Even when a limited amount of post-race shoreside socializing was permitted last year, it was found that there were many who were more than satisfied to go quietly afloat, have their race, then stow the boat afloat or ashore, and simply go straight home again.


VDLR Chairman Don O'Dowd was ahead of the curve in leading his Committee into organising a re-structured two-part regatta to cope with post-pandemic conditions   VDLR Chairman Don O'Dowd was ahead of the curve in leading his Committee into organising a re-structured two-part regatta to cope with post-pandemic conditions

So in trying to move what's implicit in this behavioural pattern on to a larger scale, the clear message is that "local-ness" is the essence of it all, and the biennial Volvo Dun Laoghaire Regatta – while having a significant international element in its eclectic entry list – must be unrivalled in the number of participants who live right beside or within easy distance of Dun Laoghaire Harbour.

With the regatta being served by four club and forecourt complexes - three of which are notably spacious - together with the shore space at the marina, any crowd pinch-points can be easily controlled, and yet you're dealing with overall crowd numbers which would swamp many a smaller venue in a non-compliant way.

The Water Wags and other One-Designs will have their Volvo Dun Laoghaire regatta from July 2nd to 4thThe Water Wags and other One-Designs will have their Volvo Dun Laoghaire regatta from July 2nd to 4th

Beyond that, Chairman Don O'Dowd and his Organising Committee put themselves even further ahead of the curve more than a year ago, when they announced a pandemic-induced re-framing of the regatta format into two extended weekends, one devoted to One Designs (2-4th July) and the other to Cruiser-Racers (8th to 11th July).

In these difficult times, classes have leapt at the convenient opportunity to make the VDLR one of their regional championships, or even the national championship itself. Overall, entries are already running beyond the 300 mark, and with Early Bird Entry still available until April 16th, this has a refreshing air of certainty about it, a classic case of a problem situation being turned into an opportunity to create something exciting and new.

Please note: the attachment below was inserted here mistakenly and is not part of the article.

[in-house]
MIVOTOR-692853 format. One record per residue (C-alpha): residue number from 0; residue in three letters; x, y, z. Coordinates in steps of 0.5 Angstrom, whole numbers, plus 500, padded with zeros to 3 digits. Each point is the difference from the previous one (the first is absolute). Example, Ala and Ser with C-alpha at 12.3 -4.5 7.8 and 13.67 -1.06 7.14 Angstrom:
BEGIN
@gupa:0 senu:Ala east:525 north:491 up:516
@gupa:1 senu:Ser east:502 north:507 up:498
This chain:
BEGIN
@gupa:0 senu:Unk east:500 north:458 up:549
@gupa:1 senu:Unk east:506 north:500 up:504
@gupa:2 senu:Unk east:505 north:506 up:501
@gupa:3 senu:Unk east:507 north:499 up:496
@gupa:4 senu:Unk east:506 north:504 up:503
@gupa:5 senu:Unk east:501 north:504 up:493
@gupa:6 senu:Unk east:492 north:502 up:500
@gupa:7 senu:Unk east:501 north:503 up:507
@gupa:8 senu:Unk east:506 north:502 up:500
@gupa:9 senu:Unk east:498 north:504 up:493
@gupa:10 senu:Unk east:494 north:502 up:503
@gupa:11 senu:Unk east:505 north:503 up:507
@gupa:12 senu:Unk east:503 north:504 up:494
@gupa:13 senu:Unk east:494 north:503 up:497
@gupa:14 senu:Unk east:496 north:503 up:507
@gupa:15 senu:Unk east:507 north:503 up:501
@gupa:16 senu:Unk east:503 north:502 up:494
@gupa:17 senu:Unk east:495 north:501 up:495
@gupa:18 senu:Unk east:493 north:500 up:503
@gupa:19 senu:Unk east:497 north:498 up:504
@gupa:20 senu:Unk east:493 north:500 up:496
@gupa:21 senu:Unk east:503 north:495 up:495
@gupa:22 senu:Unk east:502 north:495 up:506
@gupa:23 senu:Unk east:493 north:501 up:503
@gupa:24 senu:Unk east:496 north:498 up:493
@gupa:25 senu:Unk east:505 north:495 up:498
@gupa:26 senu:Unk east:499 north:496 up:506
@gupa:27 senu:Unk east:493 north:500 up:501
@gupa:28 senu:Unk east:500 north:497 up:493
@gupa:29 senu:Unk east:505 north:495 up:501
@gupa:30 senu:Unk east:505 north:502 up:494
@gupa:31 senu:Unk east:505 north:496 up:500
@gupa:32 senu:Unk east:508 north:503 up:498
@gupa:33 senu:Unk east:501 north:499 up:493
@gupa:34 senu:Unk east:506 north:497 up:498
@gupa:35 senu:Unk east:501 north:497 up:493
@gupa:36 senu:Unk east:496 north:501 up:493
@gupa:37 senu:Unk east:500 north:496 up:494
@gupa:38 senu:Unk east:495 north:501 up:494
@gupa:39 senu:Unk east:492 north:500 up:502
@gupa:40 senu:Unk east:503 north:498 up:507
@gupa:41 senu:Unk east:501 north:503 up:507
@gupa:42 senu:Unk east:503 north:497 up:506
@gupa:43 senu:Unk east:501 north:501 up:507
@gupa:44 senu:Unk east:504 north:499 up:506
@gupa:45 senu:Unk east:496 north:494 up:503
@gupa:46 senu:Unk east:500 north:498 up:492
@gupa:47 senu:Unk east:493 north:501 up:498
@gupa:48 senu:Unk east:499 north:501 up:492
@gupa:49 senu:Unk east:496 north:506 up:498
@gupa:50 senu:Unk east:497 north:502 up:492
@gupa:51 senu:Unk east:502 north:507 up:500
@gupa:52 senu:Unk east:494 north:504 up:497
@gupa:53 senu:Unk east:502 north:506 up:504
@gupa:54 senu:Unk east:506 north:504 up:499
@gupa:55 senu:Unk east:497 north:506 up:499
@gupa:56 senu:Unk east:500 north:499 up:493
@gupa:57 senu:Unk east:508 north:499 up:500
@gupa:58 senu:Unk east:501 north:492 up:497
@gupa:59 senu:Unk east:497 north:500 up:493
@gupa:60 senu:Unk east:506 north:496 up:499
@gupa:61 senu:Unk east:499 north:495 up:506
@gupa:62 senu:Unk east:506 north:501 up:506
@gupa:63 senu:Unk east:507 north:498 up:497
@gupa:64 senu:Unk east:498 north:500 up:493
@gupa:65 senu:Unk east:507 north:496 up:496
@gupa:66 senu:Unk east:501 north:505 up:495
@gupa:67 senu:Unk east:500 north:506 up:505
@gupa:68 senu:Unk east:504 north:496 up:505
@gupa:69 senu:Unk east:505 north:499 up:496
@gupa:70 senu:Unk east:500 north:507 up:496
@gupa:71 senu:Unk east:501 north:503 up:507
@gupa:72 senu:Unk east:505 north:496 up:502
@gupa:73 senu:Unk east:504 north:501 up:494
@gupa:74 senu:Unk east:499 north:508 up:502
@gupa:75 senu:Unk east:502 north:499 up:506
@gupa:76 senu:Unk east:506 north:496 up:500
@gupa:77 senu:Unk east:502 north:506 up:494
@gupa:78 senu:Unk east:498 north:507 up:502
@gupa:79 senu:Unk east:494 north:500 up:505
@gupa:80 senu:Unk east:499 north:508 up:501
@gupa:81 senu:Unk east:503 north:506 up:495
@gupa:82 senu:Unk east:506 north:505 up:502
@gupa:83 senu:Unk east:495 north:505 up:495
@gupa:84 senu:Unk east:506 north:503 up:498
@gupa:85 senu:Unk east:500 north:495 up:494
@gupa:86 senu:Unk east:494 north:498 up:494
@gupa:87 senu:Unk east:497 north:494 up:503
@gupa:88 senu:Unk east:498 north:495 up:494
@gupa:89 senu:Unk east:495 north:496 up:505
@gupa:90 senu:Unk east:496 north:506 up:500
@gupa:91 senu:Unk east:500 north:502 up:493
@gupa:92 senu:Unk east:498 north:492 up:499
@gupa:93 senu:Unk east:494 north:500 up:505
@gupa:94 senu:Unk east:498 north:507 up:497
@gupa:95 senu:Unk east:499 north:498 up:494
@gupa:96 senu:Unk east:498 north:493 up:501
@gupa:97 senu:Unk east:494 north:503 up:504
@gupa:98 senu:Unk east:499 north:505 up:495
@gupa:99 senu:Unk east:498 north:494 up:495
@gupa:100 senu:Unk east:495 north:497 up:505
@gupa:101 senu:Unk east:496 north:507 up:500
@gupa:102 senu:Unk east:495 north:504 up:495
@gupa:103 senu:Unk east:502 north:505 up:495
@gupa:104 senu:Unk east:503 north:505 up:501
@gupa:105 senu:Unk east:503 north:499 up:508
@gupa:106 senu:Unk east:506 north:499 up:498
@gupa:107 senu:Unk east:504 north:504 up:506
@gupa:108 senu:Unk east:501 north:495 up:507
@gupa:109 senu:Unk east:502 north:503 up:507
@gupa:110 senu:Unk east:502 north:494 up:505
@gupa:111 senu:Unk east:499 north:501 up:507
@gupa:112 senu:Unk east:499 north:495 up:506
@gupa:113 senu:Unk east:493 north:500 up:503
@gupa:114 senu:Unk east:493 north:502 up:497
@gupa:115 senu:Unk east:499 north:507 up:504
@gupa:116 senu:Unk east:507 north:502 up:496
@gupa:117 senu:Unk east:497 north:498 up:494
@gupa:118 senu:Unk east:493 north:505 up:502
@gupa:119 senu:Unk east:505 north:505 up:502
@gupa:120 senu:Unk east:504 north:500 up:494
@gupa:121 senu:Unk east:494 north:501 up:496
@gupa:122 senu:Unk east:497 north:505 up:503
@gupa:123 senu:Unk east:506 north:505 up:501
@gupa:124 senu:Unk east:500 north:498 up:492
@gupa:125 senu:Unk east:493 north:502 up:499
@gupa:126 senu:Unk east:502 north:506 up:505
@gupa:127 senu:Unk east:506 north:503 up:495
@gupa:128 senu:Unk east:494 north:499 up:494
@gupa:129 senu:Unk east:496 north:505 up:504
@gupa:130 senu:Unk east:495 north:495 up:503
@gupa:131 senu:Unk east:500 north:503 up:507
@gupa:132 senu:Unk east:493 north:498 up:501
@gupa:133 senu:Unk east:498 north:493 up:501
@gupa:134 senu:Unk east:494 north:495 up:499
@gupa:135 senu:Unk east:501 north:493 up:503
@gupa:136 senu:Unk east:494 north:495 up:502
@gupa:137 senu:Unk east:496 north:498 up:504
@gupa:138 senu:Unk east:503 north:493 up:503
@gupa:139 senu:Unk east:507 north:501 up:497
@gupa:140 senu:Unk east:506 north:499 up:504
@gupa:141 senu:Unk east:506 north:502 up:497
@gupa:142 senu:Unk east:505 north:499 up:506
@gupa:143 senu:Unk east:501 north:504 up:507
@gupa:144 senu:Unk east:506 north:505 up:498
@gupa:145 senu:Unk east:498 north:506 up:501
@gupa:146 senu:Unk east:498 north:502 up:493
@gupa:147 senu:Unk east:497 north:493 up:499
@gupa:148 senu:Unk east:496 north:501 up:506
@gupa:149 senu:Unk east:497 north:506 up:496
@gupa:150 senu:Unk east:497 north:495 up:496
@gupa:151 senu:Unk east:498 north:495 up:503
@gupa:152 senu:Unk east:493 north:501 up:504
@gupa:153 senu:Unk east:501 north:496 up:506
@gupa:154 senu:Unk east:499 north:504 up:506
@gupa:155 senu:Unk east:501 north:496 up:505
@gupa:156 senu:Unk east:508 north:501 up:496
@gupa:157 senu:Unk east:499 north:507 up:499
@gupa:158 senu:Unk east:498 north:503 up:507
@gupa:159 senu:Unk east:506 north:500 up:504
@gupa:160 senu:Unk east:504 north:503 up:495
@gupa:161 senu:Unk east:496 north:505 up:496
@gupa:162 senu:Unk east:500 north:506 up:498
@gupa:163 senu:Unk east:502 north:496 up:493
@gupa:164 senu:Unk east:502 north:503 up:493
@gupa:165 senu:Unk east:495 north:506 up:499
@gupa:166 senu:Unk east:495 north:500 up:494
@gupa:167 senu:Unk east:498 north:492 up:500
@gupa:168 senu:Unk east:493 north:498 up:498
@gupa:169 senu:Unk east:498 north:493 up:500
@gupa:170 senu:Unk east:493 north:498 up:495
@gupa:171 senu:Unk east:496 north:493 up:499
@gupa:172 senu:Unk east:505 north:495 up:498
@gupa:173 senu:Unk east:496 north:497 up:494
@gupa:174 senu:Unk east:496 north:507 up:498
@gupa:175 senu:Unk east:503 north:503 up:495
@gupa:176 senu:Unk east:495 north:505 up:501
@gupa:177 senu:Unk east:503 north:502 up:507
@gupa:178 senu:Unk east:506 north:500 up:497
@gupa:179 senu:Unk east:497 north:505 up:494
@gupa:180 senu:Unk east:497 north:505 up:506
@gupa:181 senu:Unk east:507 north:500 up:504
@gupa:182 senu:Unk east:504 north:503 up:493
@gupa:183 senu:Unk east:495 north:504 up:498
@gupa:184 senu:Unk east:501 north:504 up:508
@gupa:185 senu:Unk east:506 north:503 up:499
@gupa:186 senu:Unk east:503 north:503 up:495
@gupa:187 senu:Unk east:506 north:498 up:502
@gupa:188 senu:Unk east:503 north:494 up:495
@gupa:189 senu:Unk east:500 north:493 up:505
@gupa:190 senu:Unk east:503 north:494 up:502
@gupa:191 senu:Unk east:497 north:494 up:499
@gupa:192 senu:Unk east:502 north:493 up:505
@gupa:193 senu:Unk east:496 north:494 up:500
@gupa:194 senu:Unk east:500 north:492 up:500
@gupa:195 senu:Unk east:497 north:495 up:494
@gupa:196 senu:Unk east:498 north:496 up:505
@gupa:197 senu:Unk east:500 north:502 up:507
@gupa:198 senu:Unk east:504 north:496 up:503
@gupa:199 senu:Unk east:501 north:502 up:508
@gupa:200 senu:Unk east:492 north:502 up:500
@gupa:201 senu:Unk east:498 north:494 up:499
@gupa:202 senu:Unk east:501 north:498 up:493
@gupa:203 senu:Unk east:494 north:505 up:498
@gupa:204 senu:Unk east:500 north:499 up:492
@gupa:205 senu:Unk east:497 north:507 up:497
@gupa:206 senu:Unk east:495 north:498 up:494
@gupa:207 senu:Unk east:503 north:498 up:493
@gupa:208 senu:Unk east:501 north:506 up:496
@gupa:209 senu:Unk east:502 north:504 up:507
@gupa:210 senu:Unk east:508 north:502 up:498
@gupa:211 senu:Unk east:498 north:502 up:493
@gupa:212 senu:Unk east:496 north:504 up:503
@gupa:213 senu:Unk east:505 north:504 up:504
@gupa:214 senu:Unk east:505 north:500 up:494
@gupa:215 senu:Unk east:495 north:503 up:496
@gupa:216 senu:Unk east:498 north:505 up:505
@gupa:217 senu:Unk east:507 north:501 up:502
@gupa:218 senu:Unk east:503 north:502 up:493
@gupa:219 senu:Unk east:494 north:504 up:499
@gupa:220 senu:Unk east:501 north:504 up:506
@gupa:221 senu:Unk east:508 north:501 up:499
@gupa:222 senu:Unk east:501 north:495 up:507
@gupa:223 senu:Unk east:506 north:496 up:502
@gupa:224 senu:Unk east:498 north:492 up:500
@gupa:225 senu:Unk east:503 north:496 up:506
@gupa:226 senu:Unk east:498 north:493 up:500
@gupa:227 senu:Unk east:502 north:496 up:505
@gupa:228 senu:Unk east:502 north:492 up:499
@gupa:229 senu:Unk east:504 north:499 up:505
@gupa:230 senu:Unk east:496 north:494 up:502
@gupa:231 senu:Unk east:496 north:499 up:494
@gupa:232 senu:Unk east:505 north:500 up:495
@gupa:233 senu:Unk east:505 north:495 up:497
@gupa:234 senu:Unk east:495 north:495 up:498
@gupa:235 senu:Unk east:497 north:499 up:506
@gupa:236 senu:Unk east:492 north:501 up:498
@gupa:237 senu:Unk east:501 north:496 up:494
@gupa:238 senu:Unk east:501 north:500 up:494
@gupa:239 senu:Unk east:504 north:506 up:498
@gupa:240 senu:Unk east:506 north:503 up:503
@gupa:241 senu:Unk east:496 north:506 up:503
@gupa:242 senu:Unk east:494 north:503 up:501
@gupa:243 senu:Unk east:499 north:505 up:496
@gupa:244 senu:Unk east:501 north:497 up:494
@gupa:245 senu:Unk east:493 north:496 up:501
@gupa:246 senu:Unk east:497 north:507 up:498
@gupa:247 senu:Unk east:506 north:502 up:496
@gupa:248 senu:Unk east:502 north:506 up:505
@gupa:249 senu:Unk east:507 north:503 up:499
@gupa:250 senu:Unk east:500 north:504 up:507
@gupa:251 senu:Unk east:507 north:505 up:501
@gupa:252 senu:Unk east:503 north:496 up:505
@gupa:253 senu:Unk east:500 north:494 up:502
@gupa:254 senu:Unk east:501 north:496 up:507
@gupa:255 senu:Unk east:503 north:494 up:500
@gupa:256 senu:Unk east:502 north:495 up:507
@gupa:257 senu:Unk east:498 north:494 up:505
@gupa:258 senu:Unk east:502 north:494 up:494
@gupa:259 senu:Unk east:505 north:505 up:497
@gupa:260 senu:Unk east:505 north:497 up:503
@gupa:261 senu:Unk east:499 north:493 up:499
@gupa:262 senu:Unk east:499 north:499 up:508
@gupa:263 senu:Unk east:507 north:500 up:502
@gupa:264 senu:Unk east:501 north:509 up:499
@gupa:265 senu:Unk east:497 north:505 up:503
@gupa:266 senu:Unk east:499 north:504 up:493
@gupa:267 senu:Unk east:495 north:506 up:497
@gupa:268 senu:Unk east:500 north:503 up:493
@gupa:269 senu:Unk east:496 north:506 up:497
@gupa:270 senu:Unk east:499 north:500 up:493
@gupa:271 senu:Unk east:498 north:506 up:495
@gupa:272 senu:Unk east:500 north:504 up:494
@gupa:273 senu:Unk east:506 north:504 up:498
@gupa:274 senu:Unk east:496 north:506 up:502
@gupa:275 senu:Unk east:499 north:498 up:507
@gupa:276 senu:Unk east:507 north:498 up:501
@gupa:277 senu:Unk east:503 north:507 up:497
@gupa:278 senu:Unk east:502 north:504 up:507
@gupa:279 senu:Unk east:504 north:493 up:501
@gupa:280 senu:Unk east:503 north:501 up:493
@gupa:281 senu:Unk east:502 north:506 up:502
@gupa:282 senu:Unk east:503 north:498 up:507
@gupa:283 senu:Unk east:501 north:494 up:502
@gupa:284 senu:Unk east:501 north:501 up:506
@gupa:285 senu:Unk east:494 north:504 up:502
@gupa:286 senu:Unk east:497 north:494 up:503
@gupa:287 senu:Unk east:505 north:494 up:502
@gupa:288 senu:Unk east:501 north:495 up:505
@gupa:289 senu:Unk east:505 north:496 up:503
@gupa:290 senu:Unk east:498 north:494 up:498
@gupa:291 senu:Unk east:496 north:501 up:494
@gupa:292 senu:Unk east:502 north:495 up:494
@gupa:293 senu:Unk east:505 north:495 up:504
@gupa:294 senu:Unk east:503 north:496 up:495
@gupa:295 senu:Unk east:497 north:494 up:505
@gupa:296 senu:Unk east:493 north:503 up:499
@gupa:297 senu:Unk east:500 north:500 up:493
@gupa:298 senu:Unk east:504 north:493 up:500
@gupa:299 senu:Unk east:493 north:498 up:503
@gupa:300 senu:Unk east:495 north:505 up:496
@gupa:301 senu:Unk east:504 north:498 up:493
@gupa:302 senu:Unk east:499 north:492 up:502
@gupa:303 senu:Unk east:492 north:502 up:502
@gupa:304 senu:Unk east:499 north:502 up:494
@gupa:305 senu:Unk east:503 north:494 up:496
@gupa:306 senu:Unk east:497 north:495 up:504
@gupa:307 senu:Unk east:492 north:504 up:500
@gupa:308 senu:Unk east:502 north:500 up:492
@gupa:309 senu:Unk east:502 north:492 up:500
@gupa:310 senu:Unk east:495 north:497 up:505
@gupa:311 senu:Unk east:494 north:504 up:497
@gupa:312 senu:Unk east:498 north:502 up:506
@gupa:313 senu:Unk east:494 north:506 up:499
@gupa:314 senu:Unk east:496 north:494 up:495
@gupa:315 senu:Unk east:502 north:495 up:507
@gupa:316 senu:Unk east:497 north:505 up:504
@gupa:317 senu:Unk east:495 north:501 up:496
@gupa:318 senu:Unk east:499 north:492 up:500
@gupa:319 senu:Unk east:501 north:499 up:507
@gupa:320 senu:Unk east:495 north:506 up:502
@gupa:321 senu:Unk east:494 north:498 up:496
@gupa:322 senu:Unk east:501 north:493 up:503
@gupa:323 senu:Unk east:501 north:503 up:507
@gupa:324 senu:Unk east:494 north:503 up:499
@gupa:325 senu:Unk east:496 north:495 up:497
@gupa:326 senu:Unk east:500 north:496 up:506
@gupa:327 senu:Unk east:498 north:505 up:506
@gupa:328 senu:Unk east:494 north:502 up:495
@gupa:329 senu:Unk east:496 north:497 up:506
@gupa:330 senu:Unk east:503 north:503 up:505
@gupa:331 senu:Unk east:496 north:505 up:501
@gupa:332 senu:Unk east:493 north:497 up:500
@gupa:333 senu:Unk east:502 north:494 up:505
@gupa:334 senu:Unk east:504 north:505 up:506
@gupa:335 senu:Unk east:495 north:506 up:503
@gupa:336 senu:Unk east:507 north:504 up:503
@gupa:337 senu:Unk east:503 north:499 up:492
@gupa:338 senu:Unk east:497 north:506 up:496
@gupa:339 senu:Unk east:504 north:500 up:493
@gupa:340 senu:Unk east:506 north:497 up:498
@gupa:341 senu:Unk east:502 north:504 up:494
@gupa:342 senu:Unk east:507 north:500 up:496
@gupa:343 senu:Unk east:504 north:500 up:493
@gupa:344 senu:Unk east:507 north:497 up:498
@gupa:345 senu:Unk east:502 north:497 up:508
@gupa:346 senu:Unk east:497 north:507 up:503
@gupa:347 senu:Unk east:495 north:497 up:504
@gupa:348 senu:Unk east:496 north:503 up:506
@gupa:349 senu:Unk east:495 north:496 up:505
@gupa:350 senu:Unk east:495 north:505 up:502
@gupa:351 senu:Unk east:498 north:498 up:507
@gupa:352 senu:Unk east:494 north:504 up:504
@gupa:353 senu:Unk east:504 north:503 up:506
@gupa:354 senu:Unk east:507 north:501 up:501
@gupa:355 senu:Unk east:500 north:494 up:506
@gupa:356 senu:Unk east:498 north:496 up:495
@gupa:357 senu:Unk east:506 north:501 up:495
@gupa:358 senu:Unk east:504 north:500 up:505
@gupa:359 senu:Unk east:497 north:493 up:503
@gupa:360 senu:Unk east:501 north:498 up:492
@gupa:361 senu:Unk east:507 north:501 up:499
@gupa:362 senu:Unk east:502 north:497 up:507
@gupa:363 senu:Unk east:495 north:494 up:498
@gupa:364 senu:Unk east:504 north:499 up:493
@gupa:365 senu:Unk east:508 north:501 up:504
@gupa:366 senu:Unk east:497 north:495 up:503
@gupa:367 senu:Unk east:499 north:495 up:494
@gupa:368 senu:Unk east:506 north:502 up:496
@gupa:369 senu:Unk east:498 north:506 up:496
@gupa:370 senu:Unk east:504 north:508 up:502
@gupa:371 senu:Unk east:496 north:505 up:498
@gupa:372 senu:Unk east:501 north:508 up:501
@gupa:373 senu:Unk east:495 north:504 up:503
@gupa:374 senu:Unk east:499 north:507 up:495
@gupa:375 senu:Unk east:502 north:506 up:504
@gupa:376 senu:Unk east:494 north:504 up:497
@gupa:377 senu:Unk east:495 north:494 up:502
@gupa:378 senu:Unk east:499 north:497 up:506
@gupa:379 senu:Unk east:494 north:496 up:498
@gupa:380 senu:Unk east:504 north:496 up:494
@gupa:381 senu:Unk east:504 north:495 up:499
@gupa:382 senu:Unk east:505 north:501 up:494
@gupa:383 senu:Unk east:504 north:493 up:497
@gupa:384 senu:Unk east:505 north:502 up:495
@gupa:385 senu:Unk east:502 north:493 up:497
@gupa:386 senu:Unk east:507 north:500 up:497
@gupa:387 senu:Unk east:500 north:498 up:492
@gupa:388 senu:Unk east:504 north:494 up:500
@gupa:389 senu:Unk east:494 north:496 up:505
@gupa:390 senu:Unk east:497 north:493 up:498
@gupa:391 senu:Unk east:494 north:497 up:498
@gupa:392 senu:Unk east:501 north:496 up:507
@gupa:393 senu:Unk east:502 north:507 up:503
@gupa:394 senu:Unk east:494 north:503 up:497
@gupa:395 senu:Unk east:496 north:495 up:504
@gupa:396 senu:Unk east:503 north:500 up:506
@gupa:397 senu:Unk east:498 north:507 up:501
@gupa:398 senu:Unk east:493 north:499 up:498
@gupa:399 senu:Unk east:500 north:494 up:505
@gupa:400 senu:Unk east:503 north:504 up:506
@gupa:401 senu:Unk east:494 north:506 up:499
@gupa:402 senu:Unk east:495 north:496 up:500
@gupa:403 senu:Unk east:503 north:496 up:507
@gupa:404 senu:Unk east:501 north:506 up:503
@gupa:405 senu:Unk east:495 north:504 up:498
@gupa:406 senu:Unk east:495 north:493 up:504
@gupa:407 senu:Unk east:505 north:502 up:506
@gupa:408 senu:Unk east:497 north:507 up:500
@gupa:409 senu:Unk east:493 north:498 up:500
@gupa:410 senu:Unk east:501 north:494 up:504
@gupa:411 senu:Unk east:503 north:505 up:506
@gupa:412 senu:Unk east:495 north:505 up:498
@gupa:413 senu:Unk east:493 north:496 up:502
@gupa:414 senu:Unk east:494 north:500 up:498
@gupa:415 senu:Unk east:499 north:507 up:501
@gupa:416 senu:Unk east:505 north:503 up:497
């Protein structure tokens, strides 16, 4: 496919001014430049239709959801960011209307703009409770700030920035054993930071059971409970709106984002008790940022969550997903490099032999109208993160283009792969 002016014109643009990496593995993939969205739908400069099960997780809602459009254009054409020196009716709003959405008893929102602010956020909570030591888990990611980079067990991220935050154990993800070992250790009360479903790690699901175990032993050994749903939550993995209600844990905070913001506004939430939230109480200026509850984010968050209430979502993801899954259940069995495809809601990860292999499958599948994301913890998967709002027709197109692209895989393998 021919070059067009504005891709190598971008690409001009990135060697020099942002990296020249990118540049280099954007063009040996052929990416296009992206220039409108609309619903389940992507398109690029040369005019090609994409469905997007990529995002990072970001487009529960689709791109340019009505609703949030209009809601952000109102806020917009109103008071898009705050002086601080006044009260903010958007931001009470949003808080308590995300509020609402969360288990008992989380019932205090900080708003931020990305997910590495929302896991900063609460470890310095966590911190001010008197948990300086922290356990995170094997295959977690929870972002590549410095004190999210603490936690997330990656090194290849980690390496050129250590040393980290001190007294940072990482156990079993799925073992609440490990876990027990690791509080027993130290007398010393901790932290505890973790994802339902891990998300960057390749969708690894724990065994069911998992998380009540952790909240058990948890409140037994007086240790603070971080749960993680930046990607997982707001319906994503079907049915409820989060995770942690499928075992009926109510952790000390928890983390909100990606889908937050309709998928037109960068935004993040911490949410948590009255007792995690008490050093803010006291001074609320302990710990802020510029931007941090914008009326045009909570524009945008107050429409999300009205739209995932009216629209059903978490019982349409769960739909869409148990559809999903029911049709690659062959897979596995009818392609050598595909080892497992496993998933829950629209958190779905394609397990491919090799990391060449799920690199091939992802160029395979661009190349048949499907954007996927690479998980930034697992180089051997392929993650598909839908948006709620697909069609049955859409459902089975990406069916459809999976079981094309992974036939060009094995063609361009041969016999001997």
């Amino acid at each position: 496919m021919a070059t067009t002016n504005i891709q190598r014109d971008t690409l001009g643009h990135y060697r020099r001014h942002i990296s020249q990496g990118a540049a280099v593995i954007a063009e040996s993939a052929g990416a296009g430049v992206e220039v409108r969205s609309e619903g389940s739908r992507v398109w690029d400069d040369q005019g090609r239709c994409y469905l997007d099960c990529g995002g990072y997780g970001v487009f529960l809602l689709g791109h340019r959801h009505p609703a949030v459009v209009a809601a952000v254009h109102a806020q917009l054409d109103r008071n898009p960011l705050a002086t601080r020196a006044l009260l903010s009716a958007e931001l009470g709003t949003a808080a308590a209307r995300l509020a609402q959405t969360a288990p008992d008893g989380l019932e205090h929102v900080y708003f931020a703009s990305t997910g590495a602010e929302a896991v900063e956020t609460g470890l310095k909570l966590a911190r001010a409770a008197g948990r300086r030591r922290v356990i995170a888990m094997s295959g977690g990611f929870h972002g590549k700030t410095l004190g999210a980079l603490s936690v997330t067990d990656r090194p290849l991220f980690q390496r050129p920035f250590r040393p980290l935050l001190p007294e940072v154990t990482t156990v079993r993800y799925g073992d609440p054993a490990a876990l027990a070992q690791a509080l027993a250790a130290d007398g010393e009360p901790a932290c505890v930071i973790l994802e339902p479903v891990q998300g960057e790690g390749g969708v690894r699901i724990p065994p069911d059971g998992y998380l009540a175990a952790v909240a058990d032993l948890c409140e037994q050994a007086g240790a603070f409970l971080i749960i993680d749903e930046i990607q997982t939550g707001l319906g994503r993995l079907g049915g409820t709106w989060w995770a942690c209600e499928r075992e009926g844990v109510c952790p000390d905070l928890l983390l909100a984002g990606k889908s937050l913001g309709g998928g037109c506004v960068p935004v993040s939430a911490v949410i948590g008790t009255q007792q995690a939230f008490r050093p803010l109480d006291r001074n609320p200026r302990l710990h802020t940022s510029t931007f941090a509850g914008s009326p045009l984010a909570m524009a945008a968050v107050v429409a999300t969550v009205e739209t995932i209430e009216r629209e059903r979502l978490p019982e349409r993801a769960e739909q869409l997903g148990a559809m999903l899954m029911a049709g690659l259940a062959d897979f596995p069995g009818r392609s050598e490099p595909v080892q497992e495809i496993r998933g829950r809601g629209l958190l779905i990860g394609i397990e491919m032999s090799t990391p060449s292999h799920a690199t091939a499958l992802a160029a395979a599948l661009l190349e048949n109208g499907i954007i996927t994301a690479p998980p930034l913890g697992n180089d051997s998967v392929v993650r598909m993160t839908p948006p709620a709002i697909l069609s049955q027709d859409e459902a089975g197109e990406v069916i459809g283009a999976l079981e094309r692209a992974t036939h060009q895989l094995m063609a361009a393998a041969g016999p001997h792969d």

Cruiser-Racer action in the Volvo Dun Laoghaire Regatta – this year, their Regatta will be the long weekend of July 8th to 11th. Photo: O'Brien   Cruiser-Racer action in the Volvo Dun Laoghaire Regatta – this year, their Regatta will be the long weekend of July 8th to 11th. Photo: O'Brien  

Nevertheless we'd argue that in mid-April with some disturbing international pandemic statistics emerging, it is pointless and indeed irritating to constantly chivvy organisers of other proposed events as to whether or not their fixture is going to take place.

You'll know the events we mean. And we'd argue that any owner-skipper who – in the current exceptional circumstances – finds it beyond his or her capabilities to firm up a challenge crew at just three weeks notice (or perhaps even less time) may well be somewhat out of their depth in the first place. Meanwhile, others find their way as best they can through a changing sea of circumstances. 

Once upon a time… times past, as at the Kingstown Harbour Centenary VDLR Regatta in 2017, social distancing was unknown, but for 2021 things will have to be done differently. Photo: VDLROnce upon a time… times past, as at the Kingstown Harbour Centenary VDLR Regatta in 2017, social distancing was unknown, but for 2021 things will have to be done differently. Photo: VDLR

Published in W M Nixon
Tagged under

#VDLR - Trearddur Bay Sailing Club brings its centenary year celebrations to Dublin Bay this summer as a number of its Myth class and Seabird Half Raters will be making the trip across the Irish Sea for the Volvo Dun Laoghaire Regatta.

Myths are one of the original classes raced since the Holyhead club’s inception in 1919, with three of the 14-footers joining a fleet of five 12-foot Insects — three of the latter, the first boats built for the club, having been restored for the centenary.

While no original Myths remain from those days, the open boat class has seen a resurgence in recent years, and a modern Myth fleet at Trearddur Bay has grown to over 40 vessels.

Designed along the lines of the International 14 but inspired by what the club calls “a hotch-potch of ideas”, Myths are distinguished as much by their tight specification as their turkey red sails and either white-painted or varnished hulls that comprise five different types of wood.

With the Myth class now in its 99th year, its lasting legacy is no doubt also connected to the boat’s particular suitability to the environment of Trearddur Bay — not to mention the absence of an age barrier when it comes to racing, as young and old can compete on equal terms.

They are matched by the Seabird Half Rater — which was adopted in 1922 and is one of the oldest one-designs still sailing in British waters — at a club which currently has a strong dinghy scene with Mirrors, Fevas and Optimists among a full member list of more than 1,100 that sails every August.

Due to the uniquely short season, Trearddur Bay’s members regularly sail and race at other clubs, so some of the contingent will likely be no strangers to the waters of Dublin Bay as they join the likes of Olympic medalist Mike McIntyre at the biennial regatta — and Ireland’s largest sailing event — from 11-14 July.